Queen’s University researchers receive more than $3 million in funding to advance understanding of people and societies.
A total of 24 Queen’s University researchers are recipients of more than $3 million in combined funding from the Social Sciences and Humanities Research Council (SSHRC). The Insight and Partnership Grants programs are designed to support their work in a range of disciplines that build knowledge and understanding about people, societies, and the world.
The funding for Queen’s is part of $158 million invested in more than 800 research projects across Canada recently announced by Kirsty Duncan, Minister of Science and Minister of Sport and Persons with Disabilities. Member of Parliament for Kingston and the Islands, Mark Gerretsen, is helping highlight the portion awarded to Queen’s researchers.
“Social sciences and humanities research contributes to the well-being of all Canadians. It helps us better understand the world we live in, and how we can strengthen our social institutions. I am very proud that the federal government has invested in so many worthy projects undertaken by Queen’s researchers,” says Mark Gerretsen, Member of Parliament for Kingston and the Islands.
Highlights of the funding include Sam McKegney’s research into Indigenous peoples’ relationships with hockey in Canada and Li-Jun Ji’s work exploring the relationship between culture, adversity and resilience.
“Hockey is a vehicle through which non-Indigenous Canadians manufacture senses of belonging in the Northern landscape. Yet, hockey is experienced by Indigenous players, coaches, and fans in ways that exceed the confines of the Canadian nation state and are expressive of Indigenous sovereignty,” says Dr. McKegney (English Literature) who received a $305,060 Insight Grant. “The research team, made up predominantly of Indigenous scholars, is grateful to SSHRC for funding that will allow us to collaborate with Indigenous individuals and communities throughout Turtle Island who are invested in decolonizing the game.”
Dr. Ji (Psychology) received a $172,150 Insight Grant to investigate how people from different cultures confront and cope with adversity and how they derive meaning from negative life experiences.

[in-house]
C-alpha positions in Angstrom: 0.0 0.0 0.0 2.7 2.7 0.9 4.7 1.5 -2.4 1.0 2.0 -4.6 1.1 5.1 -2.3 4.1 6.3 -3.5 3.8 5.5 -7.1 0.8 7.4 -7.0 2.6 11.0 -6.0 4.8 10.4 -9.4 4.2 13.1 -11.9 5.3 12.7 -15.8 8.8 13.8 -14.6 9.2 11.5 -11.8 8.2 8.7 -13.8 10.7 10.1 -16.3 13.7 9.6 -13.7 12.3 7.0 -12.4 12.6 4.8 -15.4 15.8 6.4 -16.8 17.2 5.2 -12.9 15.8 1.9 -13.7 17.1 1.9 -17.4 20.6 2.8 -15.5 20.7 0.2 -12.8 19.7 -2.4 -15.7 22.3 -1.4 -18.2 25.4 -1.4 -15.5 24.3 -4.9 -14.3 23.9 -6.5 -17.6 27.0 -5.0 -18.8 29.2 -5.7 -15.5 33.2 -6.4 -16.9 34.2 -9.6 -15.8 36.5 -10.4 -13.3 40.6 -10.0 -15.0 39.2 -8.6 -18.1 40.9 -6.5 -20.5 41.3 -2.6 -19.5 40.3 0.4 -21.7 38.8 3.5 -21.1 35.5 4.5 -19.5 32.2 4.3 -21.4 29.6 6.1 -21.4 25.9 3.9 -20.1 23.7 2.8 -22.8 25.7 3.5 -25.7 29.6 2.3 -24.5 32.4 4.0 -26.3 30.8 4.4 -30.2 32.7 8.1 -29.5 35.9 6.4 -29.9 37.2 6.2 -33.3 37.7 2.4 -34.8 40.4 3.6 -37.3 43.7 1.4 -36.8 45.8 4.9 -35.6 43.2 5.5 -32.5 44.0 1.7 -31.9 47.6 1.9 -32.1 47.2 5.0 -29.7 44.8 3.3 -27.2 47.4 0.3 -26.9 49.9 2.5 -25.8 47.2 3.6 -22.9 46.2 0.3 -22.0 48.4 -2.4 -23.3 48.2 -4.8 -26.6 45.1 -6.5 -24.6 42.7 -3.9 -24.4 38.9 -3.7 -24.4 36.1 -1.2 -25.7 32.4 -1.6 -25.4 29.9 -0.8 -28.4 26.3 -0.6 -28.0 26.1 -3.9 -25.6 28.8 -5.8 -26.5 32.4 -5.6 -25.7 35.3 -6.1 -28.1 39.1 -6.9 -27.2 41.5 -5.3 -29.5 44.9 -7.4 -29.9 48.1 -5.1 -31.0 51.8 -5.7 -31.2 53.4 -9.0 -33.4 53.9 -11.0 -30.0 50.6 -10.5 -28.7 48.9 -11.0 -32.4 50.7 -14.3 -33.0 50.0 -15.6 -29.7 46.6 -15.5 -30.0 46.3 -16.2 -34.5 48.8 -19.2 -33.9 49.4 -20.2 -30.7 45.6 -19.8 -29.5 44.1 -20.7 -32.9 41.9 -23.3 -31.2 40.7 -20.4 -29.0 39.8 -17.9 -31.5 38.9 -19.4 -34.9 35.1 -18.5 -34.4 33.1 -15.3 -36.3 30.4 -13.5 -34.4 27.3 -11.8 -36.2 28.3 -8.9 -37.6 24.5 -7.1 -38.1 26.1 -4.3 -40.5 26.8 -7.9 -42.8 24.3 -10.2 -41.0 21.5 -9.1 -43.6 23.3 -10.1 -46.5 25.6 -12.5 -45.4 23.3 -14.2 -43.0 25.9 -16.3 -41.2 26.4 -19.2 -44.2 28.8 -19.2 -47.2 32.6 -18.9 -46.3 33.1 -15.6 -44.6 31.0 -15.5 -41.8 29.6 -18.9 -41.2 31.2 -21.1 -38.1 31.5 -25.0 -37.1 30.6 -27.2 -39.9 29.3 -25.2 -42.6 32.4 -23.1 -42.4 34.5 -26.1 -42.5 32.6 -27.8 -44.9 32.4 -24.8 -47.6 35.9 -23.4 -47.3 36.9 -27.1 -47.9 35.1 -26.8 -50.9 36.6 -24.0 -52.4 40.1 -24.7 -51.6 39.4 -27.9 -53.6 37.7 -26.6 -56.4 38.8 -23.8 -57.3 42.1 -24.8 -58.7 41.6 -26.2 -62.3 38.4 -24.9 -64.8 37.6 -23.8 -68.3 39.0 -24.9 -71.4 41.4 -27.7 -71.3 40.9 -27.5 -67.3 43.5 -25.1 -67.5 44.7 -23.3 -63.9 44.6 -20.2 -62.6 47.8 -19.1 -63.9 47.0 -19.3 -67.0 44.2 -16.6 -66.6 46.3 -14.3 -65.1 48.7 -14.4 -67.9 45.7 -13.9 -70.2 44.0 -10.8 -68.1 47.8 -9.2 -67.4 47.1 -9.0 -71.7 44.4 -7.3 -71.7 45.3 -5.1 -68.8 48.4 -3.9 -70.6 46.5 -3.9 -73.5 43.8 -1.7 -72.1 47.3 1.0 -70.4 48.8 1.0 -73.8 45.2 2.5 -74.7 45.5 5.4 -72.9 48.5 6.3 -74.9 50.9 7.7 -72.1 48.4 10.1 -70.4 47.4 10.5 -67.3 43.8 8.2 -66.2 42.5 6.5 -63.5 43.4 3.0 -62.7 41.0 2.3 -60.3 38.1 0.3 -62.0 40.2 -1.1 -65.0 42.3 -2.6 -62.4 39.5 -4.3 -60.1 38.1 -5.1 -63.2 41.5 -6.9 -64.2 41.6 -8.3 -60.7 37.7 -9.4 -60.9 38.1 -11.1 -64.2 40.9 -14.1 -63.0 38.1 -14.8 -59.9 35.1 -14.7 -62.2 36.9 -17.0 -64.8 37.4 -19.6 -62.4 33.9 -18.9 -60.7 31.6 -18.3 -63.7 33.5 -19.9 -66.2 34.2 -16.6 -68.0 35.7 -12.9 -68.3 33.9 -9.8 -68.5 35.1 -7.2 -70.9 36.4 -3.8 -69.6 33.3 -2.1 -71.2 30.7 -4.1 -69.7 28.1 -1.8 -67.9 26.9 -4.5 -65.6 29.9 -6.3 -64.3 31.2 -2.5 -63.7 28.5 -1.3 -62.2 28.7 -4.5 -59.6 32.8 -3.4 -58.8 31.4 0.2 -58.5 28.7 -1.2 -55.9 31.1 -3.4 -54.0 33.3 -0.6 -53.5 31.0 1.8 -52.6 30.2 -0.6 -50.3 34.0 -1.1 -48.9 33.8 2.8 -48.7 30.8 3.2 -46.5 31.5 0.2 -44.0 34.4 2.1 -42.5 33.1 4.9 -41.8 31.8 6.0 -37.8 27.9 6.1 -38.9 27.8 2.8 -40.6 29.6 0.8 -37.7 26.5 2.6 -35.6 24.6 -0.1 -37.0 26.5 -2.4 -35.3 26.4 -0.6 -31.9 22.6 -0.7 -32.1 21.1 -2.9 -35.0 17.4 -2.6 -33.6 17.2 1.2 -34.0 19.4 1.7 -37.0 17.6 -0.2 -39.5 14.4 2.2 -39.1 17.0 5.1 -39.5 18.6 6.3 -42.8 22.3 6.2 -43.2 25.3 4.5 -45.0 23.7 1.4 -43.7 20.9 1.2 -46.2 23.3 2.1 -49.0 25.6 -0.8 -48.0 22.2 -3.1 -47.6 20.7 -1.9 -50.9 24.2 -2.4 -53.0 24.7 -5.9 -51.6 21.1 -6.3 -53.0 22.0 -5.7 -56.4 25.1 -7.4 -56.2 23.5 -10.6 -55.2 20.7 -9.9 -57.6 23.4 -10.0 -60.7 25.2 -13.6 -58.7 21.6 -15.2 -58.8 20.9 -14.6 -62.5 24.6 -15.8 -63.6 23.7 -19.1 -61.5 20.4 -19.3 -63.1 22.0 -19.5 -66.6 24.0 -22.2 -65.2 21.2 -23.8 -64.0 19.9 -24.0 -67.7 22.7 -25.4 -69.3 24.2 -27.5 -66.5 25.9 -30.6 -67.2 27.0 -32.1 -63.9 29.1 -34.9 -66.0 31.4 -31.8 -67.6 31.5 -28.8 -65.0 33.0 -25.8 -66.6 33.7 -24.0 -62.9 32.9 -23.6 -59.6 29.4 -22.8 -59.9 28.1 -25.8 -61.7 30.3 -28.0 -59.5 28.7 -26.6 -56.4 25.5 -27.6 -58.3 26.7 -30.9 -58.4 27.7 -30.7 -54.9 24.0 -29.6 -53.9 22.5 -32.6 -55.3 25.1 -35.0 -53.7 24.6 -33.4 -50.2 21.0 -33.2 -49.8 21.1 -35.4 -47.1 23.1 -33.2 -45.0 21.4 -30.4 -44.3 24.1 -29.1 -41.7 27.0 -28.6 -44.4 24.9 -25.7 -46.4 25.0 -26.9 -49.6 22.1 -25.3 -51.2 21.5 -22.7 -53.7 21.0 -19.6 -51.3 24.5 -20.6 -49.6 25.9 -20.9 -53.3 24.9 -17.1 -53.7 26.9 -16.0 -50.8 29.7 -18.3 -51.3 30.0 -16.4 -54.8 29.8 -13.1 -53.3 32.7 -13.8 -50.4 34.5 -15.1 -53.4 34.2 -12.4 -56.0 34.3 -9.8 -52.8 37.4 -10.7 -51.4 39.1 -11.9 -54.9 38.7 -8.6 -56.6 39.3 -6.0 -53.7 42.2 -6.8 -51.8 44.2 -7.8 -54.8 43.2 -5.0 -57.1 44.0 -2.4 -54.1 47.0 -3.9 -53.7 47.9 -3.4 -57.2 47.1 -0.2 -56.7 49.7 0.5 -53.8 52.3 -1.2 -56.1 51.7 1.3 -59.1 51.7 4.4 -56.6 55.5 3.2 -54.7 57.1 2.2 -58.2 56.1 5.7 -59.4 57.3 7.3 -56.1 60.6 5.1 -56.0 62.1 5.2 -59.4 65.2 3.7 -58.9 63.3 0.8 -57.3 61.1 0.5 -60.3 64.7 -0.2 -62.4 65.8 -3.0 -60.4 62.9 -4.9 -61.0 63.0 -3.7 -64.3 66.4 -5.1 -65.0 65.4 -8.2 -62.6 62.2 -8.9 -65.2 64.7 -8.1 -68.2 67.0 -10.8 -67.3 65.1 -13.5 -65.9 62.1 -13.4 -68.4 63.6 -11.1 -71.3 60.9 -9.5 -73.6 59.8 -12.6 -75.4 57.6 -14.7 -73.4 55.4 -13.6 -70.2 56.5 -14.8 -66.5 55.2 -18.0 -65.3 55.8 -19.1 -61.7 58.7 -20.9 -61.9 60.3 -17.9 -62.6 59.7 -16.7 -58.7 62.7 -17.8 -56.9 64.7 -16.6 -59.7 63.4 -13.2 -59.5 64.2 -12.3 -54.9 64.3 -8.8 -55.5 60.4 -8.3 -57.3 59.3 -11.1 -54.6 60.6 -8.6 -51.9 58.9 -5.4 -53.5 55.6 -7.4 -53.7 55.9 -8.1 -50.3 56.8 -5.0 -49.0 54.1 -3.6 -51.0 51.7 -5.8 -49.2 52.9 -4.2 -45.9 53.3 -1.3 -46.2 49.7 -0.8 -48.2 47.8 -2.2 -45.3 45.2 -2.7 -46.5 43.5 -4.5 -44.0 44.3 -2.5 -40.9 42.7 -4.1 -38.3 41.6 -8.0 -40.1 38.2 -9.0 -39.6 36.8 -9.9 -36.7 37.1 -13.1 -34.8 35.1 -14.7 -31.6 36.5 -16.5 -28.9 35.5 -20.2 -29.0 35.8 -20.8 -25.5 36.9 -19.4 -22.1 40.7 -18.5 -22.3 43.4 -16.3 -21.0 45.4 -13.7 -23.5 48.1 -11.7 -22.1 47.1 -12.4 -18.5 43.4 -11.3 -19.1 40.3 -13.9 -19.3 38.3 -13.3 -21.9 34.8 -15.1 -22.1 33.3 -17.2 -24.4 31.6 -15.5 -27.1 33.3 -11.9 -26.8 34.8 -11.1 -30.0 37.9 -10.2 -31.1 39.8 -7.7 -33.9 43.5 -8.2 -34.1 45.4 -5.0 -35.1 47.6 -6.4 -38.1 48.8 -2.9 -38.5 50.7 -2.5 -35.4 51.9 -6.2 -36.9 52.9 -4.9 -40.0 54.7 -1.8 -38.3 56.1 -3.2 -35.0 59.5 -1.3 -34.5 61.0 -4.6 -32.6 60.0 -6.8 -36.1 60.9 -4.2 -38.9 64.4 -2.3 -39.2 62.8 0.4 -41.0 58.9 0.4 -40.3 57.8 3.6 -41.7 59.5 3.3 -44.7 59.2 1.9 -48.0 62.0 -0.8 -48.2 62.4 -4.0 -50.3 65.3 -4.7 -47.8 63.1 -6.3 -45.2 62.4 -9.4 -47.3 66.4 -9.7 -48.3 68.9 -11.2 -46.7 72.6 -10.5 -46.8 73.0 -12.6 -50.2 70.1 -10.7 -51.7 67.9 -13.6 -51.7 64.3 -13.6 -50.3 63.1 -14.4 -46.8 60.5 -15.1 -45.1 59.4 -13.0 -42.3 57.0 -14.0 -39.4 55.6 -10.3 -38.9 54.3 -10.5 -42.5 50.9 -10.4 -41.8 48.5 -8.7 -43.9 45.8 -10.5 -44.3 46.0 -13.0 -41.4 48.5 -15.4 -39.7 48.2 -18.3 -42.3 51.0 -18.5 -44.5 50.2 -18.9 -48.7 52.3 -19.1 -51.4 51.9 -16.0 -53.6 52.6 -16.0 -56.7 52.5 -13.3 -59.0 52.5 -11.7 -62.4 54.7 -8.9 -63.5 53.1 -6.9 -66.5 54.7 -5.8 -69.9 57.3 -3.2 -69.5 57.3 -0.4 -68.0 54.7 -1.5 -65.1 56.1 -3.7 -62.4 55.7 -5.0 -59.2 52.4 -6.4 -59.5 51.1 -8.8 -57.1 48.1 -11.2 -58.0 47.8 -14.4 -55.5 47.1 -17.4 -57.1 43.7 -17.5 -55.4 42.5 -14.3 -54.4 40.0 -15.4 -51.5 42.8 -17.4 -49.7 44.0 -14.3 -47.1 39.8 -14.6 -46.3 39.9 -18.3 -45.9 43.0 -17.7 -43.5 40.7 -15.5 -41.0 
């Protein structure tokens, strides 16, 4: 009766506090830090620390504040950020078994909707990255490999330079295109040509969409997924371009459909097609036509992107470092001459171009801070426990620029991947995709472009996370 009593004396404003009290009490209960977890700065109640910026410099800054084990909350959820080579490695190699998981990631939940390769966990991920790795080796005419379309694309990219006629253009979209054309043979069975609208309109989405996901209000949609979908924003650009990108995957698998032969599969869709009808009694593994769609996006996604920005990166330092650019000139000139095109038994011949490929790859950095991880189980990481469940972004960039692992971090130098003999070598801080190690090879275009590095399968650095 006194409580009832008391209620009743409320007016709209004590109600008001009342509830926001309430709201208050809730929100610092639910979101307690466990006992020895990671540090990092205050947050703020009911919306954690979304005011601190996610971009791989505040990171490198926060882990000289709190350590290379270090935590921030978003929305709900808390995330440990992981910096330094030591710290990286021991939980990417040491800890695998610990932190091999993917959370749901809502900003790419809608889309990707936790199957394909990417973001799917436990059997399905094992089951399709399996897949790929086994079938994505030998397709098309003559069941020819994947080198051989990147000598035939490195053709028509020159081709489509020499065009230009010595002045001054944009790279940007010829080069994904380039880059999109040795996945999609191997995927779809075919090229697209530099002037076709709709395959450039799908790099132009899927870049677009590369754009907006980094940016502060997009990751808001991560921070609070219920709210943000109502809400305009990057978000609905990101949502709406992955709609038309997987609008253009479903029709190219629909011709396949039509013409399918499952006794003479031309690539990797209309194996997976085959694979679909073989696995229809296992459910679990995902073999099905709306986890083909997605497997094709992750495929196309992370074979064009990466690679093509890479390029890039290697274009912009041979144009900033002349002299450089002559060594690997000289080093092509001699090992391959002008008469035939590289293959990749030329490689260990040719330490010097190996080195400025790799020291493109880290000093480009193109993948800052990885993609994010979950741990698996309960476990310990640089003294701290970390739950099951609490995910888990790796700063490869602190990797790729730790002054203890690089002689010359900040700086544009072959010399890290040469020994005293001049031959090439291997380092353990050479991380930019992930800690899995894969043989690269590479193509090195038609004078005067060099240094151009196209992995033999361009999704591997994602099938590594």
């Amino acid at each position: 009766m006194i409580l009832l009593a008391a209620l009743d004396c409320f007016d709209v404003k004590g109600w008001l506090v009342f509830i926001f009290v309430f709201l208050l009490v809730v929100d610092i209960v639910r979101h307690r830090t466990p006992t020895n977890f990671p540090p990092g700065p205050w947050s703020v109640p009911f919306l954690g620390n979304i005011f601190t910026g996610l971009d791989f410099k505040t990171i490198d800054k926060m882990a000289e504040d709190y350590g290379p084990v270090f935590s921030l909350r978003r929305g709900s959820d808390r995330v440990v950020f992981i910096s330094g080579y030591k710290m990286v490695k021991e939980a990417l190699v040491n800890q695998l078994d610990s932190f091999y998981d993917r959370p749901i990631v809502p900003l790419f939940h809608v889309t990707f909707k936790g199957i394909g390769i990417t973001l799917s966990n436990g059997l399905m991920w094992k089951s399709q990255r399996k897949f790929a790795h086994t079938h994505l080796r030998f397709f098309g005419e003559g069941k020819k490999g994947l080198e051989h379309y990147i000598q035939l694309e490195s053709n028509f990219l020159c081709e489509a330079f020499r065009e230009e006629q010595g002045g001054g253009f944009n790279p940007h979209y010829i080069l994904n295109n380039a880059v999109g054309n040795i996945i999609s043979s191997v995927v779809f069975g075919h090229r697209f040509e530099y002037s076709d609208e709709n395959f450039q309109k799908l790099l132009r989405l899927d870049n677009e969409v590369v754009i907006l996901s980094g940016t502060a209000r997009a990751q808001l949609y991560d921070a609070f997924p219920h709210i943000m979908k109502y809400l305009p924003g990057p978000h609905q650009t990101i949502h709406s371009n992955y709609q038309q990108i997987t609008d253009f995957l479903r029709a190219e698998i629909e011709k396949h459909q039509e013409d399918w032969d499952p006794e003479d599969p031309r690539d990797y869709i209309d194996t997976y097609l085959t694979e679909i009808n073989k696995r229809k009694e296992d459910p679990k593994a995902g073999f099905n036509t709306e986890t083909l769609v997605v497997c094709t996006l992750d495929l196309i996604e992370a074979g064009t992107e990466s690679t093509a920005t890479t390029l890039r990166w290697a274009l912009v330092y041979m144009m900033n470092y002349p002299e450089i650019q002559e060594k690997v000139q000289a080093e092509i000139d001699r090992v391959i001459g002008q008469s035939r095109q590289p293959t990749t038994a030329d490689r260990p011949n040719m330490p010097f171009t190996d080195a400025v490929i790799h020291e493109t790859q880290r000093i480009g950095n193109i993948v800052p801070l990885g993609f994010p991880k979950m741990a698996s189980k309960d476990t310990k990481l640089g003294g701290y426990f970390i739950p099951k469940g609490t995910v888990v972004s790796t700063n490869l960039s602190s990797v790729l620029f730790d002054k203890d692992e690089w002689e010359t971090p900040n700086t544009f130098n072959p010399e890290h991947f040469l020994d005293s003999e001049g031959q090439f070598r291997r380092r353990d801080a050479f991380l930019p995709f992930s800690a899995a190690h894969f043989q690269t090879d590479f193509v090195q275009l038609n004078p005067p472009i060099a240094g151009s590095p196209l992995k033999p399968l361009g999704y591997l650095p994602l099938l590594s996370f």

“Providing graduate students with good-quality training in cross-cultural research can be costly, as it naturally involves traveling, translating materials, meeting with collaborators and research participants from other cultures. The support of SSHRC makes all of this possible,” says Dr. Ji. “I have been continuously supported by SSHRC grants and without that support I wouldn’t be able to be as productive in my research and wouldn’t have been able to produce a group of excellent PhD students who have benefitted from my SSHRC grants and begun their own career successfully.”
In addition to the funding garnered for primary applicants from Queen’s, importantly, a number of Queen’s researchers will also act as co-applicants and collaborators on SSHRC Insight and Partnership grants held at other institutions. For example, Dylan Robinson (Language, Literatures and Cultures) and Karine Bertrand and Susan Lord (Film and Media) are co-applicants on a Partnership grant of $2.5 million out of York University, which will examine new theoretical questions, and the methodological challenges, that attend the changing nature and political realities of visual media archives.
“SSHRC funding provides the opportunity to develop our talent at Queen’s and connect those researchers with Canadian and international partners,” says John Fisher, Interim Vice-Principal (Research). “The projects focus on societal challenges and understanding human behaviour, and, ultimately, will provide better insight into the world around us.”
Read the full list of Successful Primary Applicants for the Insight and Partnership Grants, in the Queen’s Gazette.